Writer: Justin Bannister, 575-646-5981, email@example.com
The traditional Christmas plant is the poinsettia, right? Not so fast. The correct answer is the chile plant - at least that's according to Paul Bosland, head of New Mexico State University's Chile Pepper Institute and the man widely considered to be the world's foremost chile pepper expert.
"Many years ago, if you gave someone a plant at Christmas, it would have been a chile plant," Bosland said. "Today, almost everyone thinks of poinsettias around Christmas. They have always been red and green, but it wasn't until the 1950s that growers bred poinsettias to fit in pots to be sold in stores."
Now, 60 years later, poinsettias rule when it comes to holiday plants. So, what's a chile plant to do after being jilted at Christmastime? What happens after being left behind for a newer, fancier piece of vegetation? Well, chile plants are free to go after the other holidays, of course. And, then maybe circle back around for Christmas, too.
Bosland began developing holiday ornamental chile plants in the 1990s, specifically for the potted plant and nursery industries. The ornamentals were selected for dwarfing characteristics, giving the plants a compact stature. They were also selected for having colorful, upright fruit that spread across the top of the plant. Today, there are nearly a dozen varieties, each named for the holiday that corresponds with the color of the plant's chiles.
"We decided to let poinsettias have Christmas. We were going to take the rest of the holidays," Bosland said. "Then we decided we'd try to take back Christmas, too."
Valentine's Day plants have peppers that turn from white to red. St. Patrick's Day chiles go from green to orange. Halloween chiles go from black to orange. As most people would guess, Christmas chiles go from green to red. Other color combinations can be found for April Fool's Day, Memorial Day, Earth Day, Cinco de Mayo, Easter, Thanksgiving, Veteran's Day and even Chinese New Year. It takes about 10 years from making the first hybridization until a plant is released as a seed.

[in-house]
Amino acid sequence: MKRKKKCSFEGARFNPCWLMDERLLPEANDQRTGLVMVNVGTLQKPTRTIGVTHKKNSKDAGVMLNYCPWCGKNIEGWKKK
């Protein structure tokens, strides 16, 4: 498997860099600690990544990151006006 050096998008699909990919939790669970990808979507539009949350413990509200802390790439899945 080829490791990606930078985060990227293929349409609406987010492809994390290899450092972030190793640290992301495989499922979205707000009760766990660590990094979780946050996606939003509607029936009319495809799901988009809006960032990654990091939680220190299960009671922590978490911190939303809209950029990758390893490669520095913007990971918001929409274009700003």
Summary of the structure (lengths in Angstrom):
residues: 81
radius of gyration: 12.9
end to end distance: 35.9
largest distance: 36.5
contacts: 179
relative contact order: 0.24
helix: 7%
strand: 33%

"Students really enjoy playing with the plants to develop new colors and color combinations," Bosland said. "Some of those students have gone on to become agricultural Extension agents and to work in large greenhouse operations in different parts of the country."
The Chile Pepper Institute's first two ornamental chile plants were the NuMex Twilight and NuMex Centennial, released in the late 1980s to correspond with the university's 100th anniversary. NuMex Twilight has white flowers and purple leaves while NuMex Centennial has purple flowers and purple foliage. Both are smaller than traditional chile plants, but larger than the holiday ornamentals.
NuMex Twilight, NuMex Centennial and any of the holiday varieties can be grown in containers indoors, or in an outside garden. All chile plants are frost-tender and if kept outside, won't survive the winter. If kept indoors, with adequate light and water, chile plants can last ten years or more. They're peppers are also edible, but pack a punch when it comes to heat. Just like traditional holiday poinsettias, ornamental chiles can be placed around the house or serve as centerpieces for dinners.
"Chile is New Mexico's national identity," Bosland said. "These are real, live things you can use as decoration. Plus, it's nice to have these chiles. They're just fun."
The Chile Pepper Institute will have various holiday ornamentals for sale between now and Christmas.
© 2013 New Mexico State University Board of Regents
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